Remember when we all but eradicated measles in the US, along with the 500 or so deaths it caused each year among children? Good times, good times. The rapidly increasing number of infections so far has not caused any fatalities, but those will be inevitable — especially since the medical profession has become so unfamiliar in handling patients infected with the disease:
Since 2000, the highly contagious disease has been considered eliminated in the United States, aside from occasional small outbreaks sparked by overseas travelers. For most of the last decade, the nation was seeing only about 60 cases a year.
But since 2010, the average has been nearly 160.
“This increase in cases may be a `new normal,’ unfortunately,” said Dr. William Schaffner, an infectious disease expert at Vanderbilt University in Nashville.
Contributing to the problem: Decades of measles vaccination campaigns have been so successful that many doctors have never seen a case, don’t realize how contagious it is, and may not take necessary steps to stop it from spreading.
Among the 58 cases reported from California, at least 11 were infected in doctor’s offices, hospitals or other health-care settings, according to a report released Thursday by the Centers for Disease Control and Prevention. New York City health officials say two of their 26 cases were infected in medical facilities. …
There has been no measles deaths reported in the U.S. since 2003. “But the way we’re going, we feel it (another) is inevitable,” Schuchat said.
Medical-facility retransmission, however, is a secondary problem. The primary issue in the US for the resurgence of measles is a lack of vaccination, and measles isn’t the only disease making a comeback:
In the past 20 years, a concerted public health campaign, especially among lower-income families, has made measles outbreaks rare. The disease has been considered eradicated since 2000. But today, the number of unvaccinated children has begun to become a problem, Schuchat said. Some people are choosing not to have their children immunized for personal reasons and others are unaware of, or unable to get, vaccinations, before they arrive in the U.S. She said the CDC is also seeing growth in the disease pertussis, also known as whooping cough.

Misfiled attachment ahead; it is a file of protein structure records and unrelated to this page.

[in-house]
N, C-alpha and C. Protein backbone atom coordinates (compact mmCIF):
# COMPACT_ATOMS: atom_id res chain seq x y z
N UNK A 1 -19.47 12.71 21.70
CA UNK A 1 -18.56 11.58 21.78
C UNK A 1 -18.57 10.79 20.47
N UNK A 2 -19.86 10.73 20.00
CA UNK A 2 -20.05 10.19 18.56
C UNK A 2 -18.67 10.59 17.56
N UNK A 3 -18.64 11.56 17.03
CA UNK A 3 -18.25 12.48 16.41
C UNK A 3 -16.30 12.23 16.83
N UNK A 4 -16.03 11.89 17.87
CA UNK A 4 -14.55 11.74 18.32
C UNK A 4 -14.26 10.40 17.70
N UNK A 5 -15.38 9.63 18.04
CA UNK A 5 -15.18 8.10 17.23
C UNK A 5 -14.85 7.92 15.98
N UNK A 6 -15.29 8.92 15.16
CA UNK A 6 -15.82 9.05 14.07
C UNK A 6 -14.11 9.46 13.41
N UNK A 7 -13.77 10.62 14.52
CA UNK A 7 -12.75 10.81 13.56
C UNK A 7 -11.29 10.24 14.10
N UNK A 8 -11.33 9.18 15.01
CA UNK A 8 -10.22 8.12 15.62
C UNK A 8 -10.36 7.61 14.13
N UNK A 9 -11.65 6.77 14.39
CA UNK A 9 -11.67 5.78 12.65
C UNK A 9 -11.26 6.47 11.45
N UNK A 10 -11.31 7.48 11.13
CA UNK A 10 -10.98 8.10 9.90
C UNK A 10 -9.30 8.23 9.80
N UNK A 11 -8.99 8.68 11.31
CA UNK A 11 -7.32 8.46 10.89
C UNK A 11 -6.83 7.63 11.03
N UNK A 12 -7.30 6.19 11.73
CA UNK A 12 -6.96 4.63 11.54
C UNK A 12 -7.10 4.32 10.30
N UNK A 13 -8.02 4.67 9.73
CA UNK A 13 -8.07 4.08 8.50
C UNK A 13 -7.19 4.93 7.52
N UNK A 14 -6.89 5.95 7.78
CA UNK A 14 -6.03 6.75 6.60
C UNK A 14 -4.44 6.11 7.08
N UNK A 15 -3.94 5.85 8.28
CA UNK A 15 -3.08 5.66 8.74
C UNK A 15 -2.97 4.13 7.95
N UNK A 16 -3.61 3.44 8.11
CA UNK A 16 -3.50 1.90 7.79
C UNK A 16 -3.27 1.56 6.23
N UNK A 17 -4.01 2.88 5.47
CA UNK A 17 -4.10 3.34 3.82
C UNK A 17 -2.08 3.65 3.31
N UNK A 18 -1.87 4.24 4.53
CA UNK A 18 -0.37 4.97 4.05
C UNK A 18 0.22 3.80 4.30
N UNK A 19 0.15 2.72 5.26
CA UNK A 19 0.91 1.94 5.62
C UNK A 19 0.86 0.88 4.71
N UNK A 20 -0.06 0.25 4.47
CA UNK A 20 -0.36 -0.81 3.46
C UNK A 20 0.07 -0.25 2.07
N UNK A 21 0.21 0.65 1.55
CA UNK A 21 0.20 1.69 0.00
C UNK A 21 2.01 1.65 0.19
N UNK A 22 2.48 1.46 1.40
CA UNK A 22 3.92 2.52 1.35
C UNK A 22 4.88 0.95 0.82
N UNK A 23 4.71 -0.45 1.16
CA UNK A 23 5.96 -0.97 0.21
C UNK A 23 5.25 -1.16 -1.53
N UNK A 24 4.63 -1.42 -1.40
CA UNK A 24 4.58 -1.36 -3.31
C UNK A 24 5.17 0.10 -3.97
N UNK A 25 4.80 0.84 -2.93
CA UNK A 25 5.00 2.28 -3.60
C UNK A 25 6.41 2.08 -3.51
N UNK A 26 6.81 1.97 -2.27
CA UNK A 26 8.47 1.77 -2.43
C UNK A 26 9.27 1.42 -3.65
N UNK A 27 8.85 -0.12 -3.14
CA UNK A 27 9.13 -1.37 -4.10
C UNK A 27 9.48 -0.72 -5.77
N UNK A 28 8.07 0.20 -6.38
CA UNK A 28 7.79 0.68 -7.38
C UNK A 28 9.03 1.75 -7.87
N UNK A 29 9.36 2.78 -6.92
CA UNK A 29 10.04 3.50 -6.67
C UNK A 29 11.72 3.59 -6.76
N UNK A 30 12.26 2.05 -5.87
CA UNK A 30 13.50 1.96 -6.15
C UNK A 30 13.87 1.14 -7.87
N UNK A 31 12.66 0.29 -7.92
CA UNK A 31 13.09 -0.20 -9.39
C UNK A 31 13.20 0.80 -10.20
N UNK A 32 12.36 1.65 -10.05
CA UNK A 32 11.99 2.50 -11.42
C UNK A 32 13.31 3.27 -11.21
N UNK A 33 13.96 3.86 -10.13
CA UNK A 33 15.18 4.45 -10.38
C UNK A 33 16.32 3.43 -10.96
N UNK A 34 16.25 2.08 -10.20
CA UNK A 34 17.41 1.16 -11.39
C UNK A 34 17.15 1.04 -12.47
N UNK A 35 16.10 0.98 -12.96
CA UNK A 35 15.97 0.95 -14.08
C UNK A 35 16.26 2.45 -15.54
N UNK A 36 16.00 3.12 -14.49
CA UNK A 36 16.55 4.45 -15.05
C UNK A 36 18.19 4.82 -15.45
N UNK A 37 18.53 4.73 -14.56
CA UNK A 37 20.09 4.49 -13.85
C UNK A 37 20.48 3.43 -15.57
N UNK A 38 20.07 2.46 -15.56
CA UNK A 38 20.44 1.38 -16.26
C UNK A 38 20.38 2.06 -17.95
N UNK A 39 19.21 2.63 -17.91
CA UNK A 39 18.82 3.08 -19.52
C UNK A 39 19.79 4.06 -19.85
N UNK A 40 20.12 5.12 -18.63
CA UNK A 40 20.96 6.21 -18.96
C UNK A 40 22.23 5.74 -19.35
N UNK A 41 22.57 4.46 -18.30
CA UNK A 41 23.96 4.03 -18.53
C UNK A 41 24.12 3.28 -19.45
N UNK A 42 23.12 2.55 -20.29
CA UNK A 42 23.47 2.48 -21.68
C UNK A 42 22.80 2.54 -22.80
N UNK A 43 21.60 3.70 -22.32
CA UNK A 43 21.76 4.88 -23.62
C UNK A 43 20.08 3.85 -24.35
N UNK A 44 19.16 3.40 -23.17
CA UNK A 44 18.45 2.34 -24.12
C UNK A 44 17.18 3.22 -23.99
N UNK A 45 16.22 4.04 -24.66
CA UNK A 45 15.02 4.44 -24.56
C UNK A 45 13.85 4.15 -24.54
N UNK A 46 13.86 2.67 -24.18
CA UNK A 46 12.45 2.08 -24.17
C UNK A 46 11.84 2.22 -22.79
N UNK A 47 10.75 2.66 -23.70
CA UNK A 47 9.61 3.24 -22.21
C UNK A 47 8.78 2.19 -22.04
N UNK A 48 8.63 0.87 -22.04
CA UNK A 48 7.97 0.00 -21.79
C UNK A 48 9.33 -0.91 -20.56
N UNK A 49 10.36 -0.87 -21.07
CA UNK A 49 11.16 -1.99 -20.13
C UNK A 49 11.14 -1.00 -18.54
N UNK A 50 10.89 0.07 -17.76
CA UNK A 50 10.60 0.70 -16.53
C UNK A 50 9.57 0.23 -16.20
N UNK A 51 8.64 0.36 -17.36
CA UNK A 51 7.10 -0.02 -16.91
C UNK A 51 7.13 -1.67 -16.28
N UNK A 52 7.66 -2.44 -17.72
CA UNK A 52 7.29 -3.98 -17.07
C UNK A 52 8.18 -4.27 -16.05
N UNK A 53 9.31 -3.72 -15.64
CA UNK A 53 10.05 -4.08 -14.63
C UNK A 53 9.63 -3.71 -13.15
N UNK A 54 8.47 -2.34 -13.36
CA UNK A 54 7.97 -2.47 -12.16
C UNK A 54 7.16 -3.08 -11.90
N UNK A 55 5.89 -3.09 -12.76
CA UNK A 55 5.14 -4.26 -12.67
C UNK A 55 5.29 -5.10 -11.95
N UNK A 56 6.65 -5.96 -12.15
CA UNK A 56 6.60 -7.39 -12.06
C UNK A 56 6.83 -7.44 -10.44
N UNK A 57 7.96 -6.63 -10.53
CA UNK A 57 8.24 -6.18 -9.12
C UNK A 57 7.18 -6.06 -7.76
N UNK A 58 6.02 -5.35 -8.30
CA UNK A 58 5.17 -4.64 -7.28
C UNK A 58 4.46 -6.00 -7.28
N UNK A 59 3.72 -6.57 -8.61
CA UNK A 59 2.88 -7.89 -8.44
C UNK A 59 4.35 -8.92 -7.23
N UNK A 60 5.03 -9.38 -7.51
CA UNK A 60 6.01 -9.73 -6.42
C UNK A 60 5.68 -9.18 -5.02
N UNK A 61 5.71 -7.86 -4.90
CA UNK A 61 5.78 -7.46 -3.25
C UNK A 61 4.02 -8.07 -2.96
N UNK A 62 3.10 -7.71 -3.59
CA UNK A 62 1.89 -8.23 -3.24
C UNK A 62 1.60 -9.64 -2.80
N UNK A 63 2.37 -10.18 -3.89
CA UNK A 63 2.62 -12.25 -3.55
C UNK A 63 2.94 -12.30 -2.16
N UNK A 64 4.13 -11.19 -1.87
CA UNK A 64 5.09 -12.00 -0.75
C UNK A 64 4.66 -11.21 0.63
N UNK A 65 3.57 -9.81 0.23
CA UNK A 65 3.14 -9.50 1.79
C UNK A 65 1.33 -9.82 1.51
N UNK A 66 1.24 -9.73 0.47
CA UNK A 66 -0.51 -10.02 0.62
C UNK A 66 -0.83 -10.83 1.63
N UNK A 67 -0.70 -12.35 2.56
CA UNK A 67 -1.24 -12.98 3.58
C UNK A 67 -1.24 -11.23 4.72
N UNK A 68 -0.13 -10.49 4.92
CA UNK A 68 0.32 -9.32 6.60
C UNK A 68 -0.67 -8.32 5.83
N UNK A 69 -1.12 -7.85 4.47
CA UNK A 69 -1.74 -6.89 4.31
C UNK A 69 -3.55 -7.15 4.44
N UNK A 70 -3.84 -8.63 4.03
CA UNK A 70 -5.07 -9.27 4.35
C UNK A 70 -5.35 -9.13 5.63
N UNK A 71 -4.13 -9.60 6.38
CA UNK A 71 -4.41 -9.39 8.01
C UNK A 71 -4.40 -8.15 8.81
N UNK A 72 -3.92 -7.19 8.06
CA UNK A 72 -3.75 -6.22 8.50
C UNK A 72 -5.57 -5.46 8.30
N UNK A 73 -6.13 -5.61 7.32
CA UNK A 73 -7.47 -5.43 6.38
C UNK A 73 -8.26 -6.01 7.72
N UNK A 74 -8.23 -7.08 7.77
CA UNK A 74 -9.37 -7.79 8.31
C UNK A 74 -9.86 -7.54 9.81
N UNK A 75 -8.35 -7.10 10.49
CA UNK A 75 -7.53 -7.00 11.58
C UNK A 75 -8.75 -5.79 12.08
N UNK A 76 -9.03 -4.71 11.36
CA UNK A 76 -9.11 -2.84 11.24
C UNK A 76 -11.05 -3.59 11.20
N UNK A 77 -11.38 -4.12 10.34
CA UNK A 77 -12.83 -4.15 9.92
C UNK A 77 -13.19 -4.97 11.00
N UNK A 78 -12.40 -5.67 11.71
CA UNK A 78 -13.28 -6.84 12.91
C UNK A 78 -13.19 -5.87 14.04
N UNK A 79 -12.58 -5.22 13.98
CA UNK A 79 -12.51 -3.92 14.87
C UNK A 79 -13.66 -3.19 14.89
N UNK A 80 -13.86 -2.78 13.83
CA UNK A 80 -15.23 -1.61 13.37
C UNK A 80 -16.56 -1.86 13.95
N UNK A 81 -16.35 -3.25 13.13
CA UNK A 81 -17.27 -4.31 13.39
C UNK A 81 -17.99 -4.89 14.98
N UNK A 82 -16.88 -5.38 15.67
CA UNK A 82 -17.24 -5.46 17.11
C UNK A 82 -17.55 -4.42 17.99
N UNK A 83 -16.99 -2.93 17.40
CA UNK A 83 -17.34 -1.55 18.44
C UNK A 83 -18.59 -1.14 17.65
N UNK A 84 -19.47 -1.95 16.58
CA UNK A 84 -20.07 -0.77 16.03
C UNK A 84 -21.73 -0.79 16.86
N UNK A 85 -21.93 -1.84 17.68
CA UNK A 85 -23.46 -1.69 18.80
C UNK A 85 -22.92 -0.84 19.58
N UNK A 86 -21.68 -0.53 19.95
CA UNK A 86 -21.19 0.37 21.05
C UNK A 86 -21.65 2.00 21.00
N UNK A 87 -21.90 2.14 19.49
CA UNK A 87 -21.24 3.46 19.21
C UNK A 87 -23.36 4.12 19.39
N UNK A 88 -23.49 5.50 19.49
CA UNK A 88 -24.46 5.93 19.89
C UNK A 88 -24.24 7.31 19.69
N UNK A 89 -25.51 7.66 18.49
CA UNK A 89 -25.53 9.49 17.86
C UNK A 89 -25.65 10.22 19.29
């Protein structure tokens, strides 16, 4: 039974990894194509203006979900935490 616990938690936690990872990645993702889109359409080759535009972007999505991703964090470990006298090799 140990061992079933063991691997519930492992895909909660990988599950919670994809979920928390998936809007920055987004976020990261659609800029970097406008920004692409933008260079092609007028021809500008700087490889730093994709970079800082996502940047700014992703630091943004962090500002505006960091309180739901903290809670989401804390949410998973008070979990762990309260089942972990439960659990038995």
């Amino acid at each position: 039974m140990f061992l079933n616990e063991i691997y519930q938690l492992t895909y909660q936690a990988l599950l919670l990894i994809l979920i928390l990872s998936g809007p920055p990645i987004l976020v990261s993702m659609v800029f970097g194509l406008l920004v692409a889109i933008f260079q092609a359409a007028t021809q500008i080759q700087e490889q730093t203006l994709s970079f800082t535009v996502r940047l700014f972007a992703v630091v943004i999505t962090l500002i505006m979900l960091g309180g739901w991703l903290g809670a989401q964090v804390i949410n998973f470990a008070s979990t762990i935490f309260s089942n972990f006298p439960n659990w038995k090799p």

Before vaccinations were available, about 500,000 people were infected with measles annually in the U.S., a number that fell to about 60 after the disease was all but eliminated in 2000. Since 2010, it has increased to an average of 155 cases per year. …
The proportion of vaccinated children varies by state, depending on the toughness of their immunization laws, Sammons said. Nationally the measles, mumps, rubella vaccination rate is over 90 percent, but in 15 states it is below that standard, she wrote. New York magazine reported last month on schools in California and New York with low immunization rates among students, in part because parents are choosing not to vaccinate them.
Ohio is also seeing a rapid increase in measles and mumps:
The CDC takes a positive approach in its advice to parents urging vaccinations on time and on schedule. Parents frightened off by anti-vaccination advocates like Jenny McCarthy should review actual research by the CDC, released last year, showing no connection between vaccinations and autism diagnoses:
A new study published in the Journal of Pediatrics Friday may put them at ease. Researchers found no association between autism and the number of vaccines a child gets in one day or during the first two years of the current vaccine schedule.
The research was led by Dr. Frank DeStefano, director of the Immunization Safety Office at the Centers for Disease Control and Prevention. Together with two colleagues, DeStefano and his team collected data on 256 children with autism spectrum disorder (ASD) and 752 children who did not have autism. The children were all born between 1994 and 1999 and were all continuously enrolled in one of three managed-care organizations through their second birthday.
The researchers not only counted how many vaccines a child was given, they also counted how many antigens within the vaccines children were exposed to over three different time periods: birth to 3 months, birth to 7 months and during the first two years. They also calculated the maximum number of antigens a child would receive over the course of a single day.
An antigen is an immune-stimulating protein found in a vaccine that prompts the body’s immune system to recognize and destroy substances that contain them, according to the NIH.
Some vaccines, like Hepatitis B, only contain one antigen for this one virus. However, at the time these children were vaccinated, the typhoid vaccine had 3,000 antigens per dose and the measles, mumps, rubella (MMR) vaccine had 24.
“When we compared those roughly 250 children with ASD and the roughly 750 children who did not have ASD, we found their antigen exposure, however measured, were the same,” said DeStefano. “There was no association between antigenic exposure and the development of autism.”
The researchers also found no association between antigenic exposure and ASD.
The return of these childhood diseases should be a national embarrassment, and any preventable deaths or damage done cause for shame.